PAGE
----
NEW DELHI — India’s coronavirus crisis, which was killing thousands of people a day just seven months ago, has eased after the nation’s leaders revamped their policies and dramatically ramped up their vaccination drive.
Now, as India celebrates the delivery of its one billionth dose, a feat that until recently seemed improbable, public health experts are sounding a new warning: The turnaround is losing steam.
Vaccinations are slowing down. As the temperature dips amid India’s most important festival season, people are crowding markets and hosting unmasked friends and family indoors. And the government is telling vaccination campaign volunteers like Namanjaya Khobragade that they are no longer needed.
“Now is not the time to let our guard down,” said Ms. Khobragade, a coordinator for a health nonprofit in the eastern state of Jharkhand. “Many people have taken just the first vaccine. We cannot leave them like this. We need to increase the intensity.”
India’s progress represents a significant step toward ending the crisis globally and stands as an important political win for Prime Minister Narendra Modi, whose government came under heavy criticism for failing to prepare for a devastating second wave that struck earlier this year. After the virus killed tens of thousands of people, India’s government threw money at boosting vaccine production, stopped vaccine exports and tossed out cumbersome rules that had made it hard for state governments to get doses and for people to sign up for shots.
By official figures, daily infections have plunged to about 12,000 per day, from about 42,000 four months ago. Deaths, too, have fallen by half, to about 400 per day.
Experts consider India’s statistics on infections and deaths to be a gross undercount. Still, normal life has returned in many parts of the country. Shopping malls are crowded, roads are full of traffic, and children who have been out of school since March 2020 finally returned to classrooms this month.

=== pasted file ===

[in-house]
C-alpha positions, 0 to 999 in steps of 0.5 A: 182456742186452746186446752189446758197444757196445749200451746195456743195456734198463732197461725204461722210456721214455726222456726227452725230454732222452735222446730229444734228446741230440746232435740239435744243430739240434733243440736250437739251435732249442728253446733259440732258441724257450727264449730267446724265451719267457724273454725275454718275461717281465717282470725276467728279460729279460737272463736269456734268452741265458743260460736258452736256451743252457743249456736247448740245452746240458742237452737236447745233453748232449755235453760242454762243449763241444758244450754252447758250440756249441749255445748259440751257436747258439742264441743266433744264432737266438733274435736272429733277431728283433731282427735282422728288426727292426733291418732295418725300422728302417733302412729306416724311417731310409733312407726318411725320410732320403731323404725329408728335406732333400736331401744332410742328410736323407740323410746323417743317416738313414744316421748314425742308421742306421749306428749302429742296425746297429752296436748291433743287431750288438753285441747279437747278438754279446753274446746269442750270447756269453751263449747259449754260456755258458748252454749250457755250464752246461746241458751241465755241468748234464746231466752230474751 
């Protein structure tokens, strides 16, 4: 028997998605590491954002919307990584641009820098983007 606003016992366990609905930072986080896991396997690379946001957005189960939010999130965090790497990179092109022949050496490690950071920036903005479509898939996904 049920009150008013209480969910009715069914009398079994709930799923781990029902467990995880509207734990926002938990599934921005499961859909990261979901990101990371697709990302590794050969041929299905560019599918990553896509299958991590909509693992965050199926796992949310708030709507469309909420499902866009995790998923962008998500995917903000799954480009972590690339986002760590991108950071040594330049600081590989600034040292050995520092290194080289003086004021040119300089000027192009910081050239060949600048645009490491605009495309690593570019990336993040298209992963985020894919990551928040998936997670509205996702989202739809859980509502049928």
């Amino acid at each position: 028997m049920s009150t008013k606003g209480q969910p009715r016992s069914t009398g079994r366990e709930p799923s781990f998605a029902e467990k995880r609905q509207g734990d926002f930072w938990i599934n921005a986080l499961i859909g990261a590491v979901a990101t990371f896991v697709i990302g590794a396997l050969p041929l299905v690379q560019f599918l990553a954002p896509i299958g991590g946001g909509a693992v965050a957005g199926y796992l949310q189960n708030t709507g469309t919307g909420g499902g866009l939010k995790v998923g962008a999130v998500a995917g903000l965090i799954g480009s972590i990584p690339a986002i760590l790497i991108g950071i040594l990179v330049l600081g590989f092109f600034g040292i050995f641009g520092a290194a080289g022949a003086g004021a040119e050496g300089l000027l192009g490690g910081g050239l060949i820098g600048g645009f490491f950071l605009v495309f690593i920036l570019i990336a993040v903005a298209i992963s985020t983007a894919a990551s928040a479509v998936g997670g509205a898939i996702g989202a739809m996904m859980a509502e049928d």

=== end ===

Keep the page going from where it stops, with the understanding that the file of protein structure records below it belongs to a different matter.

But with only one-quarter of its vast population fully vaccinated, India remains deeply vulnerable. The possibility that a dangerous variant will emerge remains a concern.
The central government appears to acknowledge that India has lost a step. Shortly after returning from the climate conference in Scotland, Mr. Modi led a meeting focused on parts of the country where fewer than half the residents are fully vaccinated.
“Now we are preparing to take the vaccination campaign to each household,” he said in a statement, adding that officials would take a “knock on every door” approach toward “every household lacking the security net of a double dose of vaccine.”
Complacency contributed to the devastation of the second wave. In January, with India reporting case numbers comparable to this fall’s, Mr. Modi declared victory over the coronavirus. The government, encouraged by a flawed mathematical model that showed the pandemic had all but ended in India, prioritized vaccines for health care workers and older people with conditions that made them more likely to die from Covid-19.
For everybody else, the government moved more slowly. The Serum Institute of India, the world’s largest vaccine maker, set aside 100 million doses of the AstraZeneca-Oxford University vaccine for its home country in January. That month, Mr. Modi’s government bought just 11 million doses. It exported more than five times that number as far afield as the Caribbean.
“There was an unfortunate sense of overconfidence that the pandemic had ended with India,” said Dr. K. Srinath Reddy, president of the Public Health Foundation of India.
Then the second wave hit. At its peak in May, India was reporting more than 400,000 new cases each day. Demand for vaccines skyrocketed. To cope, Mr. Modi’s government introduced a vaccine pricing system intended to direct doses to those with the greatest need. Instead, cities fought over limited supplies and corporations stockpiled, worsening the shortages.
By June, five months into the national vaccination campaign, just over 3 percent of the population had been inoculated.